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Family of 2-month-old El Paso orphan said they wanted to share their pain with Trump

Tito Anchondo, left, whose brother and sister-in-law were killed in the mass shooting in El Paso over the weekend, poses with President Donald Trump, first lady Melania Trump, Anchondo's nephew, who survived the incident, and Anchondo's sister, Deborah Ontiveros.

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By LINDSEY BEVER AND ROBERT MOORE | The Washington Post | Published: August 9, 2019

Tito Anchondo wishes people would stop politicizing his family's tragedy.

Anchondo, who lost his beloved brother and sister-in-law in the rampage outside an El Paso, Texas, Walmart on Saturday, said he chose to take his orphaned nephew to University Medical Center of El Paso on Wednesday to meet the president and first lady. The 2-month-old suffered two broken fingers in the shooting but survived after his parents, Andre and Jordan Anchondo, shielded him from the gunfire and were slain themselves.

Tito Anchondo said he wanted to meet the president to tell him about his family's grievous pain. "He was just there as a human being, consoling us and giving his condolences," he said about Trump in an interview outside his family's auto-body shop in south-central El Paso.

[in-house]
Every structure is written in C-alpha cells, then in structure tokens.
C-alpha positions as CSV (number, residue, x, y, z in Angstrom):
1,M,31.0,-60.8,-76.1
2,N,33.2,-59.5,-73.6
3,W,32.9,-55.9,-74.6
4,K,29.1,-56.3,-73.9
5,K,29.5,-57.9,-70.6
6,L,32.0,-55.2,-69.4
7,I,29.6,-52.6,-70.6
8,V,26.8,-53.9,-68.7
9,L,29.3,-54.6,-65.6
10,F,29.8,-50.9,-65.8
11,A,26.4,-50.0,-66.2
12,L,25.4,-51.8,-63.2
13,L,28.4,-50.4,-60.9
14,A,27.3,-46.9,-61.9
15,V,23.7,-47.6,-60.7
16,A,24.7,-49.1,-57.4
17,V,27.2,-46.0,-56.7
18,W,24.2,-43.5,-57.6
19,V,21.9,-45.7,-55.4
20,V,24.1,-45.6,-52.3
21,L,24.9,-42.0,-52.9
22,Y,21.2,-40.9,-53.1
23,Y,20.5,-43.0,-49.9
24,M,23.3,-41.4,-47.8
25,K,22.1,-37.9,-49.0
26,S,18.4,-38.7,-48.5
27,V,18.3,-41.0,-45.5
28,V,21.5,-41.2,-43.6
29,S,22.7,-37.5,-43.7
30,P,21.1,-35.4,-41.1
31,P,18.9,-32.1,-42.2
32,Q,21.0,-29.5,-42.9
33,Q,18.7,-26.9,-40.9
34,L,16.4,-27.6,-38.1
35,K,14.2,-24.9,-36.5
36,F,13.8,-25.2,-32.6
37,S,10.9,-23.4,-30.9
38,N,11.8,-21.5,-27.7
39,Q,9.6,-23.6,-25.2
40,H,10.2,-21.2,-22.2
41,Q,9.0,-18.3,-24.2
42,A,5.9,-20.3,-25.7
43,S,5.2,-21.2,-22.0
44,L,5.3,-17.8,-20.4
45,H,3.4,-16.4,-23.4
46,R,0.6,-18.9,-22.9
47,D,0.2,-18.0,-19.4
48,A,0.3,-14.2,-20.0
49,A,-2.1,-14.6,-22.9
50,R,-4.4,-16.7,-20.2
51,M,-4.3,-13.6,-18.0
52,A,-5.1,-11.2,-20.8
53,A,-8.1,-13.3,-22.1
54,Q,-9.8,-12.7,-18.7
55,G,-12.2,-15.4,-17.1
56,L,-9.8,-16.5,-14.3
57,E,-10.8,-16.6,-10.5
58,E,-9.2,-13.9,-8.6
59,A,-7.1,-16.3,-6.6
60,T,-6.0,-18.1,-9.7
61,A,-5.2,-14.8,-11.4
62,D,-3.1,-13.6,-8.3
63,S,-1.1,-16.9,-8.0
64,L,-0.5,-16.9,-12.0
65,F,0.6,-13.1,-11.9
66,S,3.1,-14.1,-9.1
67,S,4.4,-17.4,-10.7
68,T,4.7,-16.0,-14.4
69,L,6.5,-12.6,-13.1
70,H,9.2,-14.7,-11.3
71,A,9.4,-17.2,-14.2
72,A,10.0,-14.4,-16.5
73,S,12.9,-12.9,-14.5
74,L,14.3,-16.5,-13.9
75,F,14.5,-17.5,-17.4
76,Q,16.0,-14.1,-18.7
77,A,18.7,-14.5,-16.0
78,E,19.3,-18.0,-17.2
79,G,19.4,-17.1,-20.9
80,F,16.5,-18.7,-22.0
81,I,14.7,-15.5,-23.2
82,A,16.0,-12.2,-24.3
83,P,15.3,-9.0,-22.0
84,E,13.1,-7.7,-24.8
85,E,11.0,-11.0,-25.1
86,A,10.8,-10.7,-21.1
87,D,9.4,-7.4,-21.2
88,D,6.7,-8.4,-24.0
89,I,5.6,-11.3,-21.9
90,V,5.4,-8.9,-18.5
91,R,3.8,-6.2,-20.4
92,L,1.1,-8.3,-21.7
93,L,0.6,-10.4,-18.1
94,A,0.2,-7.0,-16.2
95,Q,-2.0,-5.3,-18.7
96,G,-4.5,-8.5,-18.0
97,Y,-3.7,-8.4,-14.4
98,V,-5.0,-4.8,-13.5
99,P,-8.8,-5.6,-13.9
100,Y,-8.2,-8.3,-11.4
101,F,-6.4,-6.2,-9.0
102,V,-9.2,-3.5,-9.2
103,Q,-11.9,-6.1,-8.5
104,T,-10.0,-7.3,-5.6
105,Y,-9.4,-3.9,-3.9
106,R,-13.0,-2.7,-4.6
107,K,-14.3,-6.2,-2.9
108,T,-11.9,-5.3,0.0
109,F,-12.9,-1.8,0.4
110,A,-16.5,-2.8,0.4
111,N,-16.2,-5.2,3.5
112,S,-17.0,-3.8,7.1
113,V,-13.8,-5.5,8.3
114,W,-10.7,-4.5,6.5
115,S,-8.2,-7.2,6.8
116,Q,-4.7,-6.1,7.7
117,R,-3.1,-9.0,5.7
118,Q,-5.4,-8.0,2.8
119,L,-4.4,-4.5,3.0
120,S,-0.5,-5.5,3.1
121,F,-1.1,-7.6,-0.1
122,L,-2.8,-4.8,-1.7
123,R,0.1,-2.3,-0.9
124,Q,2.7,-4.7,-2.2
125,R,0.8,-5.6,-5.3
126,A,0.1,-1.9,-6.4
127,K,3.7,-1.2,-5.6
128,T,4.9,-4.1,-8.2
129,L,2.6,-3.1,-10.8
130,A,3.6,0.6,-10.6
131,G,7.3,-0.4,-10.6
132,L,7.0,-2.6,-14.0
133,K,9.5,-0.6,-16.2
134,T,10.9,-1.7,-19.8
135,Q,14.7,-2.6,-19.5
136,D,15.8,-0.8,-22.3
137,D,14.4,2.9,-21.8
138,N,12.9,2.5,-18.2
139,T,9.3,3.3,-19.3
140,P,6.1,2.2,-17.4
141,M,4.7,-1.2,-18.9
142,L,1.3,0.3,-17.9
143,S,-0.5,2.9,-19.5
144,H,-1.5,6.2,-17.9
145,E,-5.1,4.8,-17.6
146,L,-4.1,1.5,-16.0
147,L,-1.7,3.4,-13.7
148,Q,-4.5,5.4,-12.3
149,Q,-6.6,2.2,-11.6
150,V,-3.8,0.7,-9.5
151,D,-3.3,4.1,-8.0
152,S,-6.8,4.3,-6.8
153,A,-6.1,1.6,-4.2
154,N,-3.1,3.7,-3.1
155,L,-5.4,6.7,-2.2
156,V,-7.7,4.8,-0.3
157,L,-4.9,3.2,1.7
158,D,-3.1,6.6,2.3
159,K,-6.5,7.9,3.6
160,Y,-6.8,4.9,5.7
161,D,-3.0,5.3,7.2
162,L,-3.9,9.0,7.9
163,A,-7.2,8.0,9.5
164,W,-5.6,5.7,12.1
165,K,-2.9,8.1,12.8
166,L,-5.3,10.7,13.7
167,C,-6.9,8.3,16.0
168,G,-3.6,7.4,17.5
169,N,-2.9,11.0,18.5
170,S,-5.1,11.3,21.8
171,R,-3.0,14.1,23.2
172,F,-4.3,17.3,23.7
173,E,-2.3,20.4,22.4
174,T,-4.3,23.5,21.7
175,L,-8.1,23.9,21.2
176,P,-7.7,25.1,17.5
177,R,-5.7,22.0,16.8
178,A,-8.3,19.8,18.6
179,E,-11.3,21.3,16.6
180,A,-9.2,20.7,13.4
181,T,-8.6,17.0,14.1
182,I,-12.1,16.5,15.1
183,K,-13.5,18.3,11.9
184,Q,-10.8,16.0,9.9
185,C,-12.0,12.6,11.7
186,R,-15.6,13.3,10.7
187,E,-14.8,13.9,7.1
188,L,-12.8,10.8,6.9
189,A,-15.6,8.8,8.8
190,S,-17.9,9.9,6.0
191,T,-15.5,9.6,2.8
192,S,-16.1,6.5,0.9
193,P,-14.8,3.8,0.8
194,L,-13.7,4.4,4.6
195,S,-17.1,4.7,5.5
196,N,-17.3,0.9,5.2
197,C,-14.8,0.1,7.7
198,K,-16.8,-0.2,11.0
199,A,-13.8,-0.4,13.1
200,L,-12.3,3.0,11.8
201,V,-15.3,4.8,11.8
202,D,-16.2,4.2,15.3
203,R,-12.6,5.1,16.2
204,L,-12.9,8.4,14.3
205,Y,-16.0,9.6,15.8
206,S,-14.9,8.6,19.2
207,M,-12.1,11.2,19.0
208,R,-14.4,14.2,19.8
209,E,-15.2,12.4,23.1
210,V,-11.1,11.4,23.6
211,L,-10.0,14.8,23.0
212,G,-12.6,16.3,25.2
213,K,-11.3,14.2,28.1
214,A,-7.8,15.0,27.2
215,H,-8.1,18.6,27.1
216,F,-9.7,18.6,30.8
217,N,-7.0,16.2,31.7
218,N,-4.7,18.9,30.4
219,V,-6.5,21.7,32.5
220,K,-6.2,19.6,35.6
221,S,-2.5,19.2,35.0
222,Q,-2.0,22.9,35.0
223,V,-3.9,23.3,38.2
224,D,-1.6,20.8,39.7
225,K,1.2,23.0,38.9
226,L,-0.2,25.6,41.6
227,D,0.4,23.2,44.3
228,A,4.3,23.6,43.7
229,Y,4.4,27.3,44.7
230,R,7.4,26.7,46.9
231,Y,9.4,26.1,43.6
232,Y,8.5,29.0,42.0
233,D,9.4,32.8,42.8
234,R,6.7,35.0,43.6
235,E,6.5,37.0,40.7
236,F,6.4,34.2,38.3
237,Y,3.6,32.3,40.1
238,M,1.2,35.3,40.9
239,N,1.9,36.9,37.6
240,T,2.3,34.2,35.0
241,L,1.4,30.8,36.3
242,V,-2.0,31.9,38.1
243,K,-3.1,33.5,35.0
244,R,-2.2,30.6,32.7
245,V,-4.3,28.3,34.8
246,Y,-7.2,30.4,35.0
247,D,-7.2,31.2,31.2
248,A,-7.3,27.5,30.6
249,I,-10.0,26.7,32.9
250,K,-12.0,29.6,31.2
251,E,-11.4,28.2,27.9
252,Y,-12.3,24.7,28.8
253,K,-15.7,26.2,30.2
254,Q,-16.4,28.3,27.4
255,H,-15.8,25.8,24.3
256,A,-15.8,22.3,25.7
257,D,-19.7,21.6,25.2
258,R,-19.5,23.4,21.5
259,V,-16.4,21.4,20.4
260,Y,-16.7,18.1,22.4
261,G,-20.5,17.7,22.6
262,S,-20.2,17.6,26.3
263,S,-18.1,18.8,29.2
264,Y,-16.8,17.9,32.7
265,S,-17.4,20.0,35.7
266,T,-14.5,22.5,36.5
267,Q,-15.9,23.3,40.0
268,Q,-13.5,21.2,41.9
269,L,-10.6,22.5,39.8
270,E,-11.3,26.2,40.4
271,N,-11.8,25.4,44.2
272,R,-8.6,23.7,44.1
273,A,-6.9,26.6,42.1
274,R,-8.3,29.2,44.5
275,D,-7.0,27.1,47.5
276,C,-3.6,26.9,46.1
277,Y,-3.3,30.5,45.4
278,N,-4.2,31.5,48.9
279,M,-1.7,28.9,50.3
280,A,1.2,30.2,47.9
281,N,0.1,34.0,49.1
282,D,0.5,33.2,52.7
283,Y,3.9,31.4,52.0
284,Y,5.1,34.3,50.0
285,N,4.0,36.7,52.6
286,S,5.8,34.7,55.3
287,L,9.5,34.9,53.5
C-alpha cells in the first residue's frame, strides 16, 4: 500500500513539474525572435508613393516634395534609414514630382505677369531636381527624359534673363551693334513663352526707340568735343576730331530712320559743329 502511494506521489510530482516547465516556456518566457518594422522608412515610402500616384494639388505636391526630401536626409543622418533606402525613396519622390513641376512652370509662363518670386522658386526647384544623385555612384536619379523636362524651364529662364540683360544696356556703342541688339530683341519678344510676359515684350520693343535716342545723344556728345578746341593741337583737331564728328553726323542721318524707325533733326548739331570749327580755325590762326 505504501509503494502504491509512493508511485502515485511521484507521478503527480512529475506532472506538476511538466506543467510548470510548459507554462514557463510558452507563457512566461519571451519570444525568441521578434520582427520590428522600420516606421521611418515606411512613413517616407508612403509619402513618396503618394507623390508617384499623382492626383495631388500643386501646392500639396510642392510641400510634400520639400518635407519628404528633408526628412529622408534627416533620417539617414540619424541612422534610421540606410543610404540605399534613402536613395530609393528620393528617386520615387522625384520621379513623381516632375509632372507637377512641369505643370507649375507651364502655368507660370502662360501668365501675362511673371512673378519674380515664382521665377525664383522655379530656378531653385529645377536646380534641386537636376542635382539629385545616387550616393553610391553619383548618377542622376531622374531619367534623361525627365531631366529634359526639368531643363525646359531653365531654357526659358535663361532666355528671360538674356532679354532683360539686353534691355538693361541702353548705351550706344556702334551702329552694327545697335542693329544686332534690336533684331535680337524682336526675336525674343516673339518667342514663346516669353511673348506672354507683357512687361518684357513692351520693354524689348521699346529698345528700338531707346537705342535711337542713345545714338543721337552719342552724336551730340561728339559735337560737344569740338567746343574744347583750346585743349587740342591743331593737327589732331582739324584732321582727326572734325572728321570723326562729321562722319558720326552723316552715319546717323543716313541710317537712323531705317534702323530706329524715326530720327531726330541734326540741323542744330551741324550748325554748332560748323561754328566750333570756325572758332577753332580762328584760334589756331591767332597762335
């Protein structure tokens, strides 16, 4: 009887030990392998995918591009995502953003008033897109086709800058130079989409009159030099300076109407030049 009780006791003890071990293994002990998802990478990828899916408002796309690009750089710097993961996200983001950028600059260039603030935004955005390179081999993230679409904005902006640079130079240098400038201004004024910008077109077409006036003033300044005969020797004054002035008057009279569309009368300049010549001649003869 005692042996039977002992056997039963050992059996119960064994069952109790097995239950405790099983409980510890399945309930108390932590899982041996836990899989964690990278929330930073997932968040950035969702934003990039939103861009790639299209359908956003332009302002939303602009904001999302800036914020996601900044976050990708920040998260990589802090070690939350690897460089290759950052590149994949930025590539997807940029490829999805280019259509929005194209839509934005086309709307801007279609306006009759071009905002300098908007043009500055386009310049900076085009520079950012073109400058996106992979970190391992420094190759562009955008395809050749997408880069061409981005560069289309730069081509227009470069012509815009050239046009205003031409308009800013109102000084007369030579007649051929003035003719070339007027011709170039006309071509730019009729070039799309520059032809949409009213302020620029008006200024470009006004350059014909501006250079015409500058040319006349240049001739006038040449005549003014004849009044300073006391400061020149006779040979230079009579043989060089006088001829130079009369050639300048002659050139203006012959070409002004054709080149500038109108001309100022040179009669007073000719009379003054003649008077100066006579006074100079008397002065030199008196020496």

Melania Trump posted a photo Thursday on Twitter showing the meeting with Tito Anchondo, his sister, Deborah Ontiveros, and the infant. In the photo, Melania holds the baby, while Trump smiles and gives a thumbs-up — an image that drew anger on social media. Some criticized the president's facial expression and thumbs-up at such a somber moment and questioned why the infant was photographed with a leader whom some blame for inciting the violence that killed his parents.

But Anchondo strongly rejects that view of the shootings and said he did not want the photo to be seen through a political lens. Anchondo previously told NPR that his family is Republican and his murdered brother had supported Trump.

The president "wasn't there to be pushing any kind of political agenda," he said, describing "a private conversation between human beings."

Asked if he felt consoled by the conversation, he said, "Yes, definitely."

Tito Anchondo declined to discuss what the president and the family discussed, but he told NPR that he wanted to meet Trump and form his own opinions.

"I want to see if he's genuine and see if my political views are right or wrong, and see if he feels maybe some kind of remorse for statements that he's made," he told NPR. "I just want to have a human-to-human talk with him and see how he feels."

University Medical Center spokesman Ryan Mielke said the hospital had reached out to the Anchondo family and other discharged patients on Tuesday, the day before the president's visit, after it became clear that none of the hospitalized shooting victims would meet him.

A White House official who was granted anonymity to discuss the meeting with the family, said Trump was told about the baby and that the relative with the child was kind and seemed to want a picture with the president.

Trump took other thumbs-up photos at the hospital, too, the official said, noting that other such pictures have concerned White House aides who have encouraged him to strike a more empathetic tone.

The Washington Post's Josh Dawsey contributed to this report.

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